the Essentially, CISG is to internationalsalescontractswhat Article 2 of the UCC is to the in As domesticsalescontracts. discussecl this chapter,in domestictransactions UCC applieswhen the partiesto a contractfor a saleof goodshave failed to specifuin writing sone important term concerningprice, delivery,or the like. Similarly,wheneverthe parject preciseterms of a contractfor failed to specifuin writing tl-re tiessr-rb to the CISG I'rave the CISG will be applied.Unlike the UCC, the CISC does the internationalsaleof goods, and neiiher the UCC nor the CISG appliesto contractsfor not apply to consumersales, services. sales contrachto avoid carewhen draftinginternational must Businesspersons takespecial and inch-rdir-rg language differences varyingnationallaws.The by problemscaused distance, sales conhactused an exhibit locatedwithin this chaptershows actualinternational fold-or-rt termsand clauses illustrates many of the special The fold-or,rt CoffeeCon'rpany. br.starbucks in Annotations the for contracts the saleof goods. that arefpically containedin international (See in clauses the contract. of meaningand significance specific exhibitexplaintl-re fblcl-out trar-rsactions.) lawsthat frame global business of Chapter 46 for a discussion otl-rer

ffi

The full text of the CISGis available online at the Pace Institute of UniversitySchool ol Larn/s Law.Go to lnternational Commercial

448 EiIi!@

CONTRACTS SALES TEASE AND

Pr a A C o m p a r i so n o f CISGn dUCC o visio n s
To read an in-deptharticle of the provisions comparing go the CISC and the UCC, to Oberman.htnl.

The provisions the CISG, althoughsimilar for the most part to thoseof the UCC, differ of In mentionedsomeof thesedifferences. the We frorn them in certainrespects. havealready for exampie,we pointed out that the featurein Chapter I 3 on page 77), l)eyondOur Borders Under Article 1l of the CISG, an of CISG doesnot include any Statr-rte Fraudsprovisions. by contractdoesnot needto be evidenced a writing or to be in any particinternational sales ular form. to betweenthe UCC and the CISC with respect conWe look here at soinedifferences out diflerences tract formation. In tl-refollowing chapters,we will continue to point between the CISG and the UCC as they relate to the topics covered.These topics remedics, and lvarranties. include risk of loss,performance, betrveenthe UCC and the CISG have to do with offers.For differences Offers Son're evenwithout considfirrn offer is irrevocable, that a merclrant's instance, UCC provides the under the CISC, an assurances a signedwriting.In contrast, in eration,if the rnerchantgives withouta signedwriting. futicle 16(2)of the CISG provides offer can become irrcvocable orally that the offer is simply states if that an offer will be irrevocable thc rnerchant-offeror In reasonably rclicson the offerasbeingirrevocable. both ofthese irrevocable iftlie offeree or cvcn rvithouta writing and without consideration. tl-re situations, offerwill be irrevocablc the is Anothcr difference that,ur-icler UCC, if thc price term is left open,the court wili "a price at the tirne for clelivery"|UCC Z-lil5(l)1. Under the cletermine rcasonable for or thc price term niust be specified, at leastprovisions its specificaCISG, however, will norrnallyno contretct exist. othcrwise, tion must be included in the agreernent; Acceptances L,iketlCC 2-207, the CISG providestl'rata contractcan be formed evetr terms terms,unlessthe :rclclitional containsaclclitional though the acceptarrcc materially alter tlie coutract. Under the CISG, however,the clefinitionof a "rnaterialalteration"inclucles virtuallyany changein the ternrs.If an aclclitional price, title anci place of clelivery, terin relatesto paymcnt, quality, c1u:rntity, the of liability to the other,or the settlernent clisputes, CISC extcntof onc party's term a "material alteration."In effect, then, thc CISC the consiciers acldecl mirror thoseof the offer. requiresthert terns of the acceptance the on Under is the Additionally, uncler UCC, an acceptance effective dispatch. the the CISC], however,a contractis not createduntil the offerorreceives ts the (The offer bccornesirrevocable, however,whcr.r acceptattce acccpt:rnce. by that acceptance perto sent.) Also,in contrast thc UCC, the CISG provides . offerorbe notified of the perforrrance forrnancedoesnot requirc that tl-re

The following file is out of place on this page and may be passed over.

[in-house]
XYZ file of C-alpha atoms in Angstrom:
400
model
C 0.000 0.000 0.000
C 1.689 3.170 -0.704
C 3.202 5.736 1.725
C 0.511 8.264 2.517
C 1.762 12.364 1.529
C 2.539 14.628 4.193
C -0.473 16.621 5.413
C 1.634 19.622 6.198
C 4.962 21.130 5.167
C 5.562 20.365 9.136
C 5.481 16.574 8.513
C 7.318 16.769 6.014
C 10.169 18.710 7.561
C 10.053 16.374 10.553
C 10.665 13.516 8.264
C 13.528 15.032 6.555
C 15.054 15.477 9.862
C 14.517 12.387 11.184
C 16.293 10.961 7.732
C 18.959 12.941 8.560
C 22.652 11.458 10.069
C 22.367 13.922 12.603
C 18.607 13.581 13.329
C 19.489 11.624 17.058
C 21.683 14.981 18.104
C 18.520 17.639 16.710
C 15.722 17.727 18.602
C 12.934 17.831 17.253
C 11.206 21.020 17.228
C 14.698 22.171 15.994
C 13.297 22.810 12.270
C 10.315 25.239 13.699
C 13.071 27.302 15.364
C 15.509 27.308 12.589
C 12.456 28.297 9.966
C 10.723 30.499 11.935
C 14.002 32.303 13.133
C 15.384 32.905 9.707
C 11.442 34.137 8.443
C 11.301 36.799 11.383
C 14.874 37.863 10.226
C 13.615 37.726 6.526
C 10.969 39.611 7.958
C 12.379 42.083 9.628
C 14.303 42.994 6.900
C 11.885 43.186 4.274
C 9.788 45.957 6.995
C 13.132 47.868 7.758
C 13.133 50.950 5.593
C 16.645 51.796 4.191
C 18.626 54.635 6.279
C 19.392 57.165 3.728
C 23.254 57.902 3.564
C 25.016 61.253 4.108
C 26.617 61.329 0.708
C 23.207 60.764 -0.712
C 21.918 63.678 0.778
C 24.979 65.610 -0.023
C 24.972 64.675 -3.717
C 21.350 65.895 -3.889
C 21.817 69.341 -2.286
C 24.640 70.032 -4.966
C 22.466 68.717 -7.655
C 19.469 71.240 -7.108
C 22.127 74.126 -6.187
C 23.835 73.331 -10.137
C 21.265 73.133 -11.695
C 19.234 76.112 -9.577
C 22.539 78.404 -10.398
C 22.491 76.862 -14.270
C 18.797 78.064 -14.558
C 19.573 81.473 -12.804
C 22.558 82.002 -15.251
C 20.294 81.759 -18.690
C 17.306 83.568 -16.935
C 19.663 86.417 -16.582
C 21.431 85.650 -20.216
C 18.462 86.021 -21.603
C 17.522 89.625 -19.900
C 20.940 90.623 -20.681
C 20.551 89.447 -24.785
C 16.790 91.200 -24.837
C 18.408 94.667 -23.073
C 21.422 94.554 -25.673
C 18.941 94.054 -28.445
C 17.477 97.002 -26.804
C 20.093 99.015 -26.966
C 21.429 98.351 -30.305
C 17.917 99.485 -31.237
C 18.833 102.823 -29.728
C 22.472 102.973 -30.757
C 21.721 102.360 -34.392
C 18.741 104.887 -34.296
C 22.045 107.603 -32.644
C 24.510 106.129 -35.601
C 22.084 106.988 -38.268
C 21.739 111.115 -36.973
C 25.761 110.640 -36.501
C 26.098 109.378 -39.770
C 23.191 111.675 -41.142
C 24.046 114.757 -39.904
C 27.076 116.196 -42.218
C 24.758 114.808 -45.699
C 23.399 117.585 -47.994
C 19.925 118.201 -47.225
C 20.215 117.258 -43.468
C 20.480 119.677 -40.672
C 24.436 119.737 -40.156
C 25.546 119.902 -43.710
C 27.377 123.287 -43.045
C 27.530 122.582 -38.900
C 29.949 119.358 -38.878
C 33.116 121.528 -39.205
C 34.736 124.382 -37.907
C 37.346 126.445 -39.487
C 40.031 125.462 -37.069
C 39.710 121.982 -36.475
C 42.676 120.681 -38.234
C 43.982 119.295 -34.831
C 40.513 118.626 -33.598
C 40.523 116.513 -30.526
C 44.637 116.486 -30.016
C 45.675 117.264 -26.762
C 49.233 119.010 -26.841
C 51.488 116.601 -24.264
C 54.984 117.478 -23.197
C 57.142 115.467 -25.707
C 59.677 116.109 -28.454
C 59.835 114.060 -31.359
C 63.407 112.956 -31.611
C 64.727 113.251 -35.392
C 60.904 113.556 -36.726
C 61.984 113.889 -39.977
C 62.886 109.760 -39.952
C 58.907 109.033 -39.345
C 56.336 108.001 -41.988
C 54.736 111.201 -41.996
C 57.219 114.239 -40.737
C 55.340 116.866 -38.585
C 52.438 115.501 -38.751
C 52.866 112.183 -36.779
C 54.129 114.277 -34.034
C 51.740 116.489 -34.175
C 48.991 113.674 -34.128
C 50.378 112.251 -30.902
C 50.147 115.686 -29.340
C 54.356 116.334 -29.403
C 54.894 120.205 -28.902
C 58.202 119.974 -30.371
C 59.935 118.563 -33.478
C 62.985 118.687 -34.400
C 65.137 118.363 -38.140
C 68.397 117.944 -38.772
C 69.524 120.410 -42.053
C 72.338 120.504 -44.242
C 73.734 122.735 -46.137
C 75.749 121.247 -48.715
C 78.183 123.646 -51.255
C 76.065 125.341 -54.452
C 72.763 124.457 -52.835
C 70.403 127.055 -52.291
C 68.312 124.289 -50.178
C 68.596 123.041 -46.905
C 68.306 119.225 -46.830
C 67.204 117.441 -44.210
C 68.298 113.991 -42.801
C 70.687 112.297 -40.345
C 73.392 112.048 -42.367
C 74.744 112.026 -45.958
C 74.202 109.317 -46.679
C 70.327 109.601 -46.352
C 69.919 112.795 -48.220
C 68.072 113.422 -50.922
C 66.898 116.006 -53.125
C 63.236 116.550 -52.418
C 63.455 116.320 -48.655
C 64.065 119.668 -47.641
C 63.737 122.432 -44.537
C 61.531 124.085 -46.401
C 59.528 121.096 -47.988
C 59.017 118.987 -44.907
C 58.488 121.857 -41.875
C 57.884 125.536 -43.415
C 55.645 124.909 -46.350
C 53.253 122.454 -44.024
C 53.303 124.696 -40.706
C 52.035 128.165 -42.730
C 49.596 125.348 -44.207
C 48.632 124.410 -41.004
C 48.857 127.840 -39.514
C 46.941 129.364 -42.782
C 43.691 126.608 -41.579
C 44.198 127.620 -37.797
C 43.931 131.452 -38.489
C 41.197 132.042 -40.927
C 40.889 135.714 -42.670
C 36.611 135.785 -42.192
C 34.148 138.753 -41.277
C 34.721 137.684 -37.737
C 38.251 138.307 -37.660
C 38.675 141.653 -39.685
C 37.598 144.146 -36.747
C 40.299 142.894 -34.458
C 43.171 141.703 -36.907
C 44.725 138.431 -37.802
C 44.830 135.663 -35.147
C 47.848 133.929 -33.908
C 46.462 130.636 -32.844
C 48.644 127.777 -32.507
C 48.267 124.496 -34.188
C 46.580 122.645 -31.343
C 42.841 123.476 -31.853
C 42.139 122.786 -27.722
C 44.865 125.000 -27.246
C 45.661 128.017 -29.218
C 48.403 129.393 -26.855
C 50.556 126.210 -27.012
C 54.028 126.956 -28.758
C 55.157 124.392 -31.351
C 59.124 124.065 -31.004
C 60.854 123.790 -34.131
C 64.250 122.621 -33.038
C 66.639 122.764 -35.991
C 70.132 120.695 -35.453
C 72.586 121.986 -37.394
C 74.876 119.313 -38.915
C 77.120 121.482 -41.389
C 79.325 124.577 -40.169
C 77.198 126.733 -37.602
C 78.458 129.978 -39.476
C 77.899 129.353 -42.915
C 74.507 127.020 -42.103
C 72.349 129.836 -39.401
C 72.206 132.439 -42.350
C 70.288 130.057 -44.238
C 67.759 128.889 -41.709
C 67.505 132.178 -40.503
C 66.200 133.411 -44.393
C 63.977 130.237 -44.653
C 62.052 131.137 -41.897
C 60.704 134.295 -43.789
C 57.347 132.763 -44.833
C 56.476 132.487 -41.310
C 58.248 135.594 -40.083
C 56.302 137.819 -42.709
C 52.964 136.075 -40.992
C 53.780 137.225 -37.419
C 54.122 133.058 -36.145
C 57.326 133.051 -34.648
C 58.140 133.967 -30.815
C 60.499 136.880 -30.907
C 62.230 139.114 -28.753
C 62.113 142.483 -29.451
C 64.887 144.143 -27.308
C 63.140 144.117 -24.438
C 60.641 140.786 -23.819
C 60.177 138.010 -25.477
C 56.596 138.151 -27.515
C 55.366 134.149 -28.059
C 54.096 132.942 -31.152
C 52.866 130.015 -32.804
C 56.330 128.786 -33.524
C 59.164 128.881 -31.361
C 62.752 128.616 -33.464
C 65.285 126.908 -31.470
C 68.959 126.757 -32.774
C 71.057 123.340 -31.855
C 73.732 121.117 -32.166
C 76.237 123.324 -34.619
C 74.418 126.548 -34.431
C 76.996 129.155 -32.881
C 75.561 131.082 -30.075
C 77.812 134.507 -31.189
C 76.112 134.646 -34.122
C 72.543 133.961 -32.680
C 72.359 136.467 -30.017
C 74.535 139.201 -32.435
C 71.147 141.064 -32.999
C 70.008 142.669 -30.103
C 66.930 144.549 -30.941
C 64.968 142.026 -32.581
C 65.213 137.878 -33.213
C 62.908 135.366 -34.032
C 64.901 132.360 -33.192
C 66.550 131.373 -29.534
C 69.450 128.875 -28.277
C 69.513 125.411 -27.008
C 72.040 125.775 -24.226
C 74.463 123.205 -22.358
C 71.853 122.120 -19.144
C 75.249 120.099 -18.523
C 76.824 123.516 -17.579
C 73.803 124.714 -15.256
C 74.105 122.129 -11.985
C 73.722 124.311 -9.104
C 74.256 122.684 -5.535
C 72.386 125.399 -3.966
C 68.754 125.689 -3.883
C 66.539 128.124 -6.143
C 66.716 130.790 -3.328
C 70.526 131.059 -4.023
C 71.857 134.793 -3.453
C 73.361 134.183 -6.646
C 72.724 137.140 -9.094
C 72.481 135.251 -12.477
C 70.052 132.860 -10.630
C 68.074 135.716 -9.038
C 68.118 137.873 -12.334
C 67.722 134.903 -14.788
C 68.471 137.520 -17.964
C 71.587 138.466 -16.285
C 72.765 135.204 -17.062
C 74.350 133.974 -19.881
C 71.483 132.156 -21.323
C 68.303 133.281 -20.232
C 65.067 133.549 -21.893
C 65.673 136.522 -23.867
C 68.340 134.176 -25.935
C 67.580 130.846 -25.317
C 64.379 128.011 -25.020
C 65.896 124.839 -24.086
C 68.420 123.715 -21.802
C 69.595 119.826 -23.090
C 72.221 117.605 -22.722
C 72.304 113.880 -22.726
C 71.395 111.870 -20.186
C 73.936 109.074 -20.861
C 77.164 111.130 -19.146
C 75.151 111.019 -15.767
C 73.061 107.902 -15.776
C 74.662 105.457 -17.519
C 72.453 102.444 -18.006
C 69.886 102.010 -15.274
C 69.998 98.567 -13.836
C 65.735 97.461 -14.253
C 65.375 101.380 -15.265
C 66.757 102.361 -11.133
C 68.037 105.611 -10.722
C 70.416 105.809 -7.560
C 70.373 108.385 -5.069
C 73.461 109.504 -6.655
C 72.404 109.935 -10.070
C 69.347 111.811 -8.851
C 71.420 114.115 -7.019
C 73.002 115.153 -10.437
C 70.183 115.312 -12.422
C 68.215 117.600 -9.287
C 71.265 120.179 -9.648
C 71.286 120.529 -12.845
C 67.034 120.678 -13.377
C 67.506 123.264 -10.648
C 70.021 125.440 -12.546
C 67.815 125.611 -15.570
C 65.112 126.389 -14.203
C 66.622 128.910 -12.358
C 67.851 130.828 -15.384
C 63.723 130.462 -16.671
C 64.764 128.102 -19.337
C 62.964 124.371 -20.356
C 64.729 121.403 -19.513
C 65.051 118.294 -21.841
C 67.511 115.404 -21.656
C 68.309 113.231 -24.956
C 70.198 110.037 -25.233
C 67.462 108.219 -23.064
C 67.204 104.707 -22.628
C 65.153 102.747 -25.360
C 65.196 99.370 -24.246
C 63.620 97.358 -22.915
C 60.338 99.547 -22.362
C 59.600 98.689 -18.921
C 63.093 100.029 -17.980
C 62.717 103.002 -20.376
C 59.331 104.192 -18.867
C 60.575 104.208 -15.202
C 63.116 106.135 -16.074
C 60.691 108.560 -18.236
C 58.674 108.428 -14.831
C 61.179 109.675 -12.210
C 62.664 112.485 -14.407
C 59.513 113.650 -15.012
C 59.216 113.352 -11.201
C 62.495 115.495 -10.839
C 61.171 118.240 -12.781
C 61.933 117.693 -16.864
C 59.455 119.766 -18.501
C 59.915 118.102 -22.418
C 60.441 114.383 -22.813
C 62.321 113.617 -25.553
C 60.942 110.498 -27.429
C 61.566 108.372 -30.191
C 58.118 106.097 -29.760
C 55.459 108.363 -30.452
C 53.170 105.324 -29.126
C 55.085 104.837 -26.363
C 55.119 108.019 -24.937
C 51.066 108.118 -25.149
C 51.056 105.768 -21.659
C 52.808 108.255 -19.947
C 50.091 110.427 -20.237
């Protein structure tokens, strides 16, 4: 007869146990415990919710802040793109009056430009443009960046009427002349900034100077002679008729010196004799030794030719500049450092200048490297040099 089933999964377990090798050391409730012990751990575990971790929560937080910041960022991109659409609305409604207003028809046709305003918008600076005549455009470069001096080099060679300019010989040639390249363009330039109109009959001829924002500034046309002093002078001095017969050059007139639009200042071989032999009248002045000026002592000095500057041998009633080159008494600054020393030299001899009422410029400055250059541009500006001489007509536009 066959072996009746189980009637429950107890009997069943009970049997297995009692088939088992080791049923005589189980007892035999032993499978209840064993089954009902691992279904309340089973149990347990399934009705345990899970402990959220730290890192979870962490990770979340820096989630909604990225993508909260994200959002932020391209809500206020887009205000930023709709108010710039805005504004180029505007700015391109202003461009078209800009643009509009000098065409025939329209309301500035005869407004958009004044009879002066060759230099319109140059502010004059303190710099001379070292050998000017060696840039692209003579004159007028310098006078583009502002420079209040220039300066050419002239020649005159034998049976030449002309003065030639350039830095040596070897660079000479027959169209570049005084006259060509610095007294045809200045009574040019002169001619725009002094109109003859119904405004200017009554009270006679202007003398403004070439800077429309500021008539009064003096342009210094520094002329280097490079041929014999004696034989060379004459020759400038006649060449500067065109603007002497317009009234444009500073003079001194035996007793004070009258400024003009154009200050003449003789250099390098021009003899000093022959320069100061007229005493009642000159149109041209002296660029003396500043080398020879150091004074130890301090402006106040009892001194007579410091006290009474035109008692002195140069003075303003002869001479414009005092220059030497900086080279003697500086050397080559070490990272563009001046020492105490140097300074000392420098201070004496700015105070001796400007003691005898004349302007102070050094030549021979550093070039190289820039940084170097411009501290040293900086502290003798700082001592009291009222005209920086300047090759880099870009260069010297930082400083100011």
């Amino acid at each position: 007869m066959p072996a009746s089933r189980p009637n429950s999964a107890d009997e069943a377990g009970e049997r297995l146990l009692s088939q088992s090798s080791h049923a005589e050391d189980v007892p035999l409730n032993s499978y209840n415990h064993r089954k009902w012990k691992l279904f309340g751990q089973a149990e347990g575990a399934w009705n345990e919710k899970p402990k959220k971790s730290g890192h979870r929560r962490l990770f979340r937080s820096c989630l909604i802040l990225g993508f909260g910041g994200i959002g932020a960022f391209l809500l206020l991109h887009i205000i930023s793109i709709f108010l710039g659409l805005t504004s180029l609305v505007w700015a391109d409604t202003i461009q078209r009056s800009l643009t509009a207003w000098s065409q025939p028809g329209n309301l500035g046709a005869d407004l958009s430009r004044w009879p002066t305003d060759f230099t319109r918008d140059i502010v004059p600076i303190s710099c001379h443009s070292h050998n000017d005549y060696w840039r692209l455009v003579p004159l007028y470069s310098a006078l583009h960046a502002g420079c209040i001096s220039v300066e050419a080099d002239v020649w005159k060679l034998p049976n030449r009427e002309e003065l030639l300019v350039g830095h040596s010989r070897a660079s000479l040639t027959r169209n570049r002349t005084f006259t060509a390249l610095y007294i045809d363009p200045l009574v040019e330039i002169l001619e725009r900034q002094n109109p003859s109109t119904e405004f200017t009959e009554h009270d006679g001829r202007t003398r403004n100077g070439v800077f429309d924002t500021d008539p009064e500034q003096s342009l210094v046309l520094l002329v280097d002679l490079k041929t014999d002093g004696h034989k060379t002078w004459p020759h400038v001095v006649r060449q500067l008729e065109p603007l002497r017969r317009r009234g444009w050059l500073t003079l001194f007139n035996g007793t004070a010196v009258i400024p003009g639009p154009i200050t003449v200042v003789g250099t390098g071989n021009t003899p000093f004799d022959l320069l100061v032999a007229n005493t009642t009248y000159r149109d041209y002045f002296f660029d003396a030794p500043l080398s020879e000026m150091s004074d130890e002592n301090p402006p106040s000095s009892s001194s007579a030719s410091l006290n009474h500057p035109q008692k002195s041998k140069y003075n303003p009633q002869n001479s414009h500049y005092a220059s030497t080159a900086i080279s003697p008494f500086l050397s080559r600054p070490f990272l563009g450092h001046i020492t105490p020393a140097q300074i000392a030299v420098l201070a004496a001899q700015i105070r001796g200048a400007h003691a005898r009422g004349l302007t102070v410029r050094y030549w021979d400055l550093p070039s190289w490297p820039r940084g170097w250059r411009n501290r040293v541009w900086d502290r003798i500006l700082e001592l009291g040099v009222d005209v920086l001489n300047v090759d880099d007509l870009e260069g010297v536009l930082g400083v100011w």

Supposethat the owner of this foctory, a IJ.S.firm, offers to sell o Germon compony o certoin number of boxes for a set price. The parties the discuss offer on the phone, ond the U.S.firm orally ogrees to keep the offer open for o period of time but foils to send written ossurances of the offer. Would the offer be Would revocobleunder the UCC? it be revocobleunder the CISG? Exploin the different opprooches. (Courtesy SemoBoxCompany) of

of Sales lease and Contracts The Formation
"to of Group(CCG) delivera workingprototype a owns Consulting GuyHolcomb of the integration live customer chat system, demonstrating Oasis and operates for In Emporium, video and chattingin a Web browser." exchange creating Goodtime On prototype, to pay CCG Holcombagreed an adultentertainment the $64,697. May work orderin the amountof 20, Holcomb signed additional an establishment. The firewallsystem. for to for Holcombwantedto createan adult Internetsystem Oasis 912,943 CCG installa customized "[ive"chat would make monthly work ordersstatedthat Holcomb adulttheme videosand that would offercustomers the payments CCC, to and both partiesexpected installment at usingperformers the club.On May 10, room programs Due to unforeseen work would be finishedby September. Crossroads Holcomb signed work orderauthorizing a

449 EIIEEtr

I|ttrtrtf^Hlll^trtftr**.